Problem is, I can’t just go out and pursue what I want without taking into consideration what my mother wants–she needs me too much, being the only other person surviving in our family–she explained that she was only too glad that I was back home–her sadness and vulnerability grieve me to no end. Starting her 50s soon, I know what sorts of medical tests and specialist interventions she needs in her life–I am frustrated at earning too little, feeling like I am wasting my time trying–I am worried that by the time that I do earn enough for her  physical, psychological and emotional needs, I’ll be too much of a wreck to be of use to anybody, much less to my mother that needs me; I virtually feel alone most of the time and am only able to get by when I have pleasant intellectual distractions. Sometimes, I feel suicidal, wishing my asthma would just engulf me and take me away–sometimes, happy too, but ever since work, lazy and unfocused, undriven and angry, relishing hate, although I too feel afraid for thinking and feeling too strongly. I am not at all comfortable with the fact that I need to write for a living–I love the written word too much to distort its beauty. Please, if you can find it in your heart to give me advice and any counsel as you see fit, I would very much appreciate it, knowing that you are both a medical doctor and a compassionate man at heart. Many thanks.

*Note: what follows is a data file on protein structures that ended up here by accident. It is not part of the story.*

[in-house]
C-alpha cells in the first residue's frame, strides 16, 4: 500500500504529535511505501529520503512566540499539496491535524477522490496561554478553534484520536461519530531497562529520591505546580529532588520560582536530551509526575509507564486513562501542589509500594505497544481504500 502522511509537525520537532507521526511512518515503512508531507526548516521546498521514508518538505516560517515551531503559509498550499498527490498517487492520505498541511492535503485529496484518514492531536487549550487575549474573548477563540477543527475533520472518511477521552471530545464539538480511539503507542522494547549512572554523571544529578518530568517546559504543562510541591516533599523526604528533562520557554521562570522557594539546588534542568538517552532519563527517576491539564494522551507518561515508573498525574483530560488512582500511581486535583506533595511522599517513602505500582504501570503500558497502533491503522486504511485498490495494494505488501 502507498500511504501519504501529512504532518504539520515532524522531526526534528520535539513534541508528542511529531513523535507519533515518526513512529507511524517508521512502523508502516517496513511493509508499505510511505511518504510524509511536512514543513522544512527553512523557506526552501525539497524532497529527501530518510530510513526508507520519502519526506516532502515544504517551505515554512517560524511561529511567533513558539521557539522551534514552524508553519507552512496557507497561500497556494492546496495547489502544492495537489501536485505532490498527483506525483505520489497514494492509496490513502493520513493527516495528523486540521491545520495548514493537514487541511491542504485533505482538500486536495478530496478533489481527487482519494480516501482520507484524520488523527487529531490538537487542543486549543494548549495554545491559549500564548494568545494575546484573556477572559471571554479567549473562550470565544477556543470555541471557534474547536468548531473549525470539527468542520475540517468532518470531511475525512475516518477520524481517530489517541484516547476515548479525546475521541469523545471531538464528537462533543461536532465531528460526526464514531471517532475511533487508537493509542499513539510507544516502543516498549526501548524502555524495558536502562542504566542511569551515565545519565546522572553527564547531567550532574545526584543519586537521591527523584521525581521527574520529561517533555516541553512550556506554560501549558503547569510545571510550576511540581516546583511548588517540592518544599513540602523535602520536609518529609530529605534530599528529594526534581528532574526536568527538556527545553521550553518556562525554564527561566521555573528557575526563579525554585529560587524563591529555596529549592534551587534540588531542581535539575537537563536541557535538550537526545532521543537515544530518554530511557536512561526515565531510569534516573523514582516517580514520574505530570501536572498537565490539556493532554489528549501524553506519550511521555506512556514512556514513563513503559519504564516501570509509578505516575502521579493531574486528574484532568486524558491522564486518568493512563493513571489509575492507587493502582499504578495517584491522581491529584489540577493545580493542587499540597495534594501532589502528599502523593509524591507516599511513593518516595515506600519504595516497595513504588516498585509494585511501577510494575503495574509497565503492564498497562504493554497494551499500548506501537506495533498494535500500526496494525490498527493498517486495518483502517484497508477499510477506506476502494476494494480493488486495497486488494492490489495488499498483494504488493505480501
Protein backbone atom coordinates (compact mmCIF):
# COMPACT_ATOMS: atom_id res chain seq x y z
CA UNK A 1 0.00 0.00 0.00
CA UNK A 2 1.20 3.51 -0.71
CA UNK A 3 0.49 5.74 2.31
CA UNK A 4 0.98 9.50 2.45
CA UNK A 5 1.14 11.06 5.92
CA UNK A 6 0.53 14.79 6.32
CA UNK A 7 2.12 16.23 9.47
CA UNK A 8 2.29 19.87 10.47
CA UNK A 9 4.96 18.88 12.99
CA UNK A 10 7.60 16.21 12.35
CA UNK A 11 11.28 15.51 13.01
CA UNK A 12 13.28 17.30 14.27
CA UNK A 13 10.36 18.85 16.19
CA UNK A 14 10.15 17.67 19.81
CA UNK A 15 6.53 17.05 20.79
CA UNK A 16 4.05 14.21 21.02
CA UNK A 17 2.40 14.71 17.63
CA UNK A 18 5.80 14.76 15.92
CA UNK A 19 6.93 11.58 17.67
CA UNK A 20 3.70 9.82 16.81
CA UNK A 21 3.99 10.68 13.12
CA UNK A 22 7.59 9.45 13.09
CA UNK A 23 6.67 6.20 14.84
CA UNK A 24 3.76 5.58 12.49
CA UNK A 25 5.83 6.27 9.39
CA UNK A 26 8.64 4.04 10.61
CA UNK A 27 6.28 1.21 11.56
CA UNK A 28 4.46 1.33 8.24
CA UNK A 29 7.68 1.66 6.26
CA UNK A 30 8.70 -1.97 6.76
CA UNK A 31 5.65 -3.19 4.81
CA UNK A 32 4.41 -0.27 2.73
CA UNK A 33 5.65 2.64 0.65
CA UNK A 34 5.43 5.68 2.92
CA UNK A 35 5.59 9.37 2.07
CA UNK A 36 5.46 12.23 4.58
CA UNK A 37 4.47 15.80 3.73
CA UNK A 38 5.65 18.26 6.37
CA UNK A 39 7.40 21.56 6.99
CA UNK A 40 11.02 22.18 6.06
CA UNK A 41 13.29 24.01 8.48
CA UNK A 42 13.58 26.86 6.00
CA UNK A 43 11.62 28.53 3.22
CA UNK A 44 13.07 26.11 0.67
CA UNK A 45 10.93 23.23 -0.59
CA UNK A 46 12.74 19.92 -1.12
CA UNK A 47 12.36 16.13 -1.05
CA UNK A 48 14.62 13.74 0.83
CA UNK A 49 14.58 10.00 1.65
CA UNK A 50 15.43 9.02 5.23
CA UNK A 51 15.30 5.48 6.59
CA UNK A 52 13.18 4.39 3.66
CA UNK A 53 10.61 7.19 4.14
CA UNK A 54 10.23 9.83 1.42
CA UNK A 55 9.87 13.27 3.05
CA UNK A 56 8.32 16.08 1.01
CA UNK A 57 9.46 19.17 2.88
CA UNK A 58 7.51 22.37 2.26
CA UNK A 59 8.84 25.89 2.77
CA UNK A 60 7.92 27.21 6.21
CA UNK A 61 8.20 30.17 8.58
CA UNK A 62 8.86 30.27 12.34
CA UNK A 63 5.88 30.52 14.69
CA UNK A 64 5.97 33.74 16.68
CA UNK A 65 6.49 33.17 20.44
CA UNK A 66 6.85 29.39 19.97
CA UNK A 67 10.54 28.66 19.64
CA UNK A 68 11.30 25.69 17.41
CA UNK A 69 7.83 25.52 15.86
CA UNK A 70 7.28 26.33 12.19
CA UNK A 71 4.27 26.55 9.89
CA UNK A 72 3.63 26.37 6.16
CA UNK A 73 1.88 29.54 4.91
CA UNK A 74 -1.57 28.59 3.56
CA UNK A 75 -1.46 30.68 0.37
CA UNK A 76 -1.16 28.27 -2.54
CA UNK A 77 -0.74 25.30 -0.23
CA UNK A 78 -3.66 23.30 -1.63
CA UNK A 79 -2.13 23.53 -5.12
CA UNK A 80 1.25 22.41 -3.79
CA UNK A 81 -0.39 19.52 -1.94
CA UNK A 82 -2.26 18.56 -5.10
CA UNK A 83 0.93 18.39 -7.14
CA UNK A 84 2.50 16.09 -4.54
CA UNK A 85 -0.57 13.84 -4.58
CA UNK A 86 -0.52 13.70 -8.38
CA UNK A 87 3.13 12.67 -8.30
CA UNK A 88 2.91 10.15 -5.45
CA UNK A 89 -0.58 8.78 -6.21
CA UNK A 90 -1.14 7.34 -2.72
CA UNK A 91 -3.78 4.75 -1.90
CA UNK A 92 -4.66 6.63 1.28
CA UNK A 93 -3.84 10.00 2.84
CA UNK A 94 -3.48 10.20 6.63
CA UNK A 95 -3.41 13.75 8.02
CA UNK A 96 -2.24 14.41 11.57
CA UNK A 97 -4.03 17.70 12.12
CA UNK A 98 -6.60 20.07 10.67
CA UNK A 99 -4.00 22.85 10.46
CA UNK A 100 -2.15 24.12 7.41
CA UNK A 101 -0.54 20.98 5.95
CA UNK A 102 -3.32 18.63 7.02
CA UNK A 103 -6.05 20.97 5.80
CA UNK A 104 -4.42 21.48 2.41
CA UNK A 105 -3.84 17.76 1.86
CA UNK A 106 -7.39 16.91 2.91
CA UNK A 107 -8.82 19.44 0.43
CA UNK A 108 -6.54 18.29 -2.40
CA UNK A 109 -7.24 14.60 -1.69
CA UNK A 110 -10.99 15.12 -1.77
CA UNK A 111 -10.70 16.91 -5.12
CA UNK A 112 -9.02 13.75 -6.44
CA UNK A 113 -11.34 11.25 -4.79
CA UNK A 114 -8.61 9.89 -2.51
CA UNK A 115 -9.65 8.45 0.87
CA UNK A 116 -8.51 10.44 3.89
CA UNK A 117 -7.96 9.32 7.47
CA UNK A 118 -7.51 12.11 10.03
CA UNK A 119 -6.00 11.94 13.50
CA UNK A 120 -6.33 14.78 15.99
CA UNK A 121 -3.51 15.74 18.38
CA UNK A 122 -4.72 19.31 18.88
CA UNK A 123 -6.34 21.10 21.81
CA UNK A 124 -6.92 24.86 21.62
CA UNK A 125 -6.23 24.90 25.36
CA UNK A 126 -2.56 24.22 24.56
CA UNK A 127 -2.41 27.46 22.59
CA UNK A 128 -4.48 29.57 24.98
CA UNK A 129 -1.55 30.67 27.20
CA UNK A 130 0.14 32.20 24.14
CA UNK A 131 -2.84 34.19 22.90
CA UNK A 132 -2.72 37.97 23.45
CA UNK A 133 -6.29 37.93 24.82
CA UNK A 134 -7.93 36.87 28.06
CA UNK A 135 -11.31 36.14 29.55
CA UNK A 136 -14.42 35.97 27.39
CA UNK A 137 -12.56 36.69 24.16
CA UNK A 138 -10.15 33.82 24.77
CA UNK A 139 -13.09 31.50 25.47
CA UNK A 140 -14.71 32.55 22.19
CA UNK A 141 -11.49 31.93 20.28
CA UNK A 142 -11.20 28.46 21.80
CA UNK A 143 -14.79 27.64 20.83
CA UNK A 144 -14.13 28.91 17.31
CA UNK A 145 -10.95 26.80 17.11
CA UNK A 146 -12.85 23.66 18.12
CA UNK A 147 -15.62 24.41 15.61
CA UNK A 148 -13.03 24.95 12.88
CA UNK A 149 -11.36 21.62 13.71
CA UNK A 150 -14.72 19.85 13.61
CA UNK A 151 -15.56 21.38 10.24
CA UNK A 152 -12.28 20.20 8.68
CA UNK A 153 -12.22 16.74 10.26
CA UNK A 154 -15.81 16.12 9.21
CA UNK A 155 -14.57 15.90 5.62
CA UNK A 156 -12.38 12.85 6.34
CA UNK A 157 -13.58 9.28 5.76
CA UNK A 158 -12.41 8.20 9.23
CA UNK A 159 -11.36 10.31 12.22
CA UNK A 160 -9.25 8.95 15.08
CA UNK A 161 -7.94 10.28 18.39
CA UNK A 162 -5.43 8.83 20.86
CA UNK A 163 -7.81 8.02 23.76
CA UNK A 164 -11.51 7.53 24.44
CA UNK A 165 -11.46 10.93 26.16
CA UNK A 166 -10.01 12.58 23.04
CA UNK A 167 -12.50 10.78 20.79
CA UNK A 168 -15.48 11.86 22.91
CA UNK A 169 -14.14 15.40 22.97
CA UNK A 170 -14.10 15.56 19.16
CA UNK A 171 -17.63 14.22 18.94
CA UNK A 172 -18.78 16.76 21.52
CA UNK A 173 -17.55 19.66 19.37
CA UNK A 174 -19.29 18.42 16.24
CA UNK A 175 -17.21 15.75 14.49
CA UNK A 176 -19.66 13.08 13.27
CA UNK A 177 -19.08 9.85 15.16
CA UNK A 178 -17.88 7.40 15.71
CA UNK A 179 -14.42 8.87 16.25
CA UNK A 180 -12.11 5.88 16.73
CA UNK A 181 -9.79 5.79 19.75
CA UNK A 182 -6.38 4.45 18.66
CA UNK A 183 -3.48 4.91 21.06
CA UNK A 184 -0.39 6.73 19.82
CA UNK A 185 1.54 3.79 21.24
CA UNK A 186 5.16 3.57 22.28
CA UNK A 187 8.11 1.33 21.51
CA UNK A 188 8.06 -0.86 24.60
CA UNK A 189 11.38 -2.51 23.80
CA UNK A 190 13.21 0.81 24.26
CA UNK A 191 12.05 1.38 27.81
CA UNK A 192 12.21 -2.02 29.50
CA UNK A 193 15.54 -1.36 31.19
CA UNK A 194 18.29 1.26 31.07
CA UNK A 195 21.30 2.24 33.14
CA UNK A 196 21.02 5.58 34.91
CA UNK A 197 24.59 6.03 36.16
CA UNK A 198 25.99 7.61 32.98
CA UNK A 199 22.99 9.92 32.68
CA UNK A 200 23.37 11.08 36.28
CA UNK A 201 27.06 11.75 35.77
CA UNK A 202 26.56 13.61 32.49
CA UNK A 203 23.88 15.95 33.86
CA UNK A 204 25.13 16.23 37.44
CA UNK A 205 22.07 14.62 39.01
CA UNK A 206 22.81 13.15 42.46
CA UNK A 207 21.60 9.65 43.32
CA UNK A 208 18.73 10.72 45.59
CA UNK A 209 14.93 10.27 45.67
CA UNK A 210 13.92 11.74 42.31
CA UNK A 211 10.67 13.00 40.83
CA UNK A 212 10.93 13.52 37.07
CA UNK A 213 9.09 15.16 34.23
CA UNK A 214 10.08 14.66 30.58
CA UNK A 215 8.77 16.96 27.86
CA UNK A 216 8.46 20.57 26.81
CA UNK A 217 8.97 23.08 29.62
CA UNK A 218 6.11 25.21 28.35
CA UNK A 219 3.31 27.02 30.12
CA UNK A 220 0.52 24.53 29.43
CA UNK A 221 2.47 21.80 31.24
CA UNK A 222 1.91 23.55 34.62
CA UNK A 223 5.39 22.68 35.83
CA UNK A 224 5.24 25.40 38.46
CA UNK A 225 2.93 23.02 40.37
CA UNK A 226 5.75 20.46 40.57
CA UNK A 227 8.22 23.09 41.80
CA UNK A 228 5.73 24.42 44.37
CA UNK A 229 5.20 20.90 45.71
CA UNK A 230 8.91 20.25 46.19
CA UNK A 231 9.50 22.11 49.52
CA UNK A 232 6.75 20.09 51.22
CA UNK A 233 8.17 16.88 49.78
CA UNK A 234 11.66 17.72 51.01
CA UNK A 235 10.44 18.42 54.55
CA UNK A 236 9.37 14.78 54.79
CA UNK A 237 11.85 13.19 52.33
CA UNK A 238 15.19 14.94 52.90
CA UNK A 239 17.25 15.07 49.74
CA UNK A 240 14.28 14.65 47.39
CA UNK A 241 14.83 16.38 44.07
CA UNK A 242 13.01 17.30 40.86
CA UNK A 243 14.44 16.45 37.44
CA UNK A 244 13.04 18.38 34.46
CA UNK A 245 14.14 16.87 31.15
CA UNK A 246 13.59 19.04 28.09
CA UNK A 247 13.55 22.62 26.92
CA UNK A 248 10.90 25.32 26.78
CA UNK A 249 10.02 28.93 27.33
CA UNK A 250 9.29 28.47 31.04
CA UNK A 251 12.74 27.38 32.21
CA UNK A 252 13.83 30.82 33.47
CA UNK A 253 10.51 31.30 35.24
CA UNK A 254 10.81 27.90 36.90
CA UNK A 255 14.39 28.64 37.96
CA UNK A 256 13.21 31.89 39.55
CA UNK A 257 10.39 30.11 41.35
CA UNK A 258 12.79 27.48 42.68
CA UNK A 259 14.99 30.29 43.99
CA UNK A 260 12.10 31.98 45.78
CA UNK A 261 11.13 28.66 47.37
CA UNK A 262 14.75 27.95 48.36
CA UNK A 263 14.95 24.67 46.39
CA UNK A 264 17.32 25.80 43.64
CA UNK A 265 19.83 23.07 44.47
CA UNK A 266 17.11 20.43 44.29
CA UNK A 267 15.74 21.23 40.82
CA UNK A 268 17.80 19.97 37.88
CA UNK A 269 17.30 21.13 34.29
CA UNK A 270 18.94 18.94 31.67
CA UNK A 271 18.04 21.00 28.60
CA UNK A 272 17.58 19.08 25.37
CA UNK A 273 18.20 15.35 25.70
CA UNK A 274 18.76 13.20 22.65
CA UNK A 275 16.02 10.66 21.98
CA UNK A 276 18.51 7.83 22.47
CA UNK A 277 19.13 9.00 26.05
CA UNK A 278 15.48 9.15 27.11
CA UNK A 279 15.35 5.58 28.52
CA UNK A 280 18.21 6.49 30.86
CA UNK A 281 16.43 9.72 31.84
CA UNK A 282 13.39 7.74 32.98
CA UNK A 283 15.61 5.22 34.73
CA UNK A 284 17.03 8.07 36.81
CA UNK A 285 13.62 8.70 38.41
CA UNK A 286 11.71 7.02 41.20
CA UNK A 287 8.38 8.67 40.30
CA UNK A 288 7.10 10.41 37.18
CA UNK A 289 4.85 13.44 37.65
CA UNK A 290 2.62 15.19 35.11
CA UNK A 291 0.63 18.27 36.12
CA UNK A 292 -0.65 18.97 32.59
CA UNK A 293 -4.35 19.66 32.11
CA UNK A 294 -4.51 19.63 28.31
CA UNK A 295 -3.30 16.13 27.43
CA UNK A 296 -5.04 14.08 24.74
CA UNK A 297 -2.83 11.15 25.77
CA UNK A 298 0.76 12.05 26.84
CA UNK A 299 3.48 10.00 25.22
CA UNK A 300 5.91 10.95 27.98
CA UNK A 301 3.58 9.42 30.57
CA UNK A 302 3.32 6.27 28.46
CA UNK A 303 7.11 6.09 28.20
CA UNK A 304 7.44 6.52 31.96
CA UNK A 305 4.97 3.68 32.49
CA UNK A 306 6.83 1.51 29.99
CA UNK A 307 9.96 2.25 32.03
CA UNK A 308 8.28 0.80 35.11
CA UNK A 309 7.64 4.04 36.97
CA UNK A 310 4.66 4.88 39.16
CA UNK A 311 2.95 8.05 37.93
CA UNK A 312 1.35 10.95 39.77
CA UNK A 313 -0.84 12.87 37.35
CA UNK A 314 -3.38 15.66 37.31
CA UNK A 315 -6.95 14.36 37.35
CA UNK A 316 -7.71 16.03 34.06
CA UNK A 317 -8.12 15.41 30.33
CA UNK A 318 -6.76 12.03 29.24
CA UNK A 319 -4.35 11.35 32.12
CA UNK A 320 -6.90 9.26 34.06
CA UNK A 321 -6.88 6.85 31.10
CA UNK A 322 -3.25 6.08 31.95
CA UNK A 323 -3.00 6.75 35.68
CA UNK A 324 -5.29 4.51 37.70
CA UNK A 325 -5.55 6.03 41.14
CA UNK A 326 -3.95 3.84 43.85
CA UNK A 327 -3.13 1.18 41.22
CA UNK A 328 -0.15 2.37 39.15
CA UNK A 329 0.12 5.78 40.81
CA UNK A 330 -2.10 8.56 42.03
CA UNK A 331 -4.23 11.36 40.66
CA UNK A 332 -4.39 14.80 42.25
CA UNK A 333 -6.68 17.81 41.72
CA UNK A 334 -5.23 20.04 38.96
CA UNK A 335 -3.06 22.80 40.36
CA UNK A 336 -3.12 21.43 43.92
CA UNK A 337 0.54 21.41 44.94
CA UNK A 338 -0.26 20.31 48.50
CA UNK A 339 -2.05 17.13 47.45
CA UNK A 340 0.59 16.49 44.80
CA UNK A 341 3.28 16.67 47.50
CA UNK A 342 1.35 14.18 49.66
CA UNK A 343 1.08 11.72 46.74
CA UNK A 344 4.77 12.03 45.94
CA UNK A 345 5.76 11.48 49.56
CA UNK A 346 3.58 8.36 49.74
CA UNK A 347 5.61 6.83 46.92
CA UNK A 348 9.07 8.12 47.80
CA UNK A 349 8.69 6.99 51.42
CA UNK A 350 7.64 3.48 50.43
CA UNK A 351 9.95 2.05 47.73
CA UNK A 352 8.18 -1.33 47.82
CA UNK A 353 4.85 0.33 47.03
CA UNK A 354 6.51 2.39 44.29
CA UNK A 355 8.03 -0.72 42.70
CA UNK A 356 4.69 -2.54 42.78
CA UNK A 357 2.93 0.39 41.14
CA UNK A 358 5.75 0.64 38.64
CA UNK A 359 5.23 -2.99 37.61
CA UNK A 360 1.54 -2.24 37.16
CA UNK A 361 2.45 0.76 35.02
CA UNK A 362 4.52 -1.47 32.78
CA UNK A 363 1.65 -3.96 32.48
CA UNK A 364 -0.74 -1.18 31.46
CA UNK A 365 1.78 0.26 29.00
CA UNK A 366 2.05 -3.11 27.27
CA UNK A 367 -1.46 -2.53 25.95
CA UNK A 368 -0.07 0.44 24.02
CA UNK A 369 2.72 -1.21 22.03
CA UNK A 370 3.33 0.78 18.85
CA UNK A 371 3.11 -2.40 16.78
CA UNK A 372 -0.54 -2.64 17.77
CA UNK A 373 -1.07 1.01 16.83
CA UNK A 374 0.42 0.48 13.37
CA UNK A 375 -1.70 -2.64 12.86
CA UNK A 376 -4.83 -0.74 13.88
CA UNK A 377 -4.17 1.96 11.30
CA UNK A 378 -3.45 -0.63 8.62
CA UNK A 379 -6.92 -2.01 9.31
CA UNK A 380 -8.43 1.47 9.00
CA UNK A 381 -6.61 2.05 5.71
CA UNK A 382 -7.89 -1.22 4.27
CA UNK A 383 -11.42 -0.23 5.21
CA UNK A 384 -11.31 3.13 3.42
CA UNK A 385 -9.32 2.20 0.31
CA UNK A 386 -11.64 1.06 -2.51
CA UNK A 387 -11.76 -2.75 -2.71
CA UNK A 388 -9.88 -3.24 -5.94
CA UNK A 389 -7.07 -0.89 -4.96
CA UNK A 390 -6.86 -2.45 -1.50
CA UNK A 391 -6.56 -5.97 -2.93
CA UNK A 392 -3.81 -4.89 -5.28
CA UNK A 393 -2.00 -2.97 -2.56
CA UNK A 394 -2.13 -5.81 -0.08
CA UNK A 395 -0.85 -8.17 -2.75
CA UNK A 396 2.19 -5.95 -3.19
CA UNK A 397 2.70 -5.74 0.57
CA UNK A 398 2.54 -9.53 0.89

Regarding your suicidal thoughts, you should see a counselor right away. Even if is just an occasional thought, you need to talk to someone about it.  It’s apparent that your unrealistic expectations can easily slide into harsh self recriminations. Much of your distress is due to your self-judgment—you think your life should be different than it is. You are 20 years old and you think that you should have a job that stimulates and challenges you and that fabulously high paying so you can take care of all your mother’s needs and make her happy. Often the key to real transformation is in first recognizing the wisdom inherent in your present situation. For instance right now you don’t really know what you want to do and where you true talents lie. It makes sense that you would feel confusion and anxiety.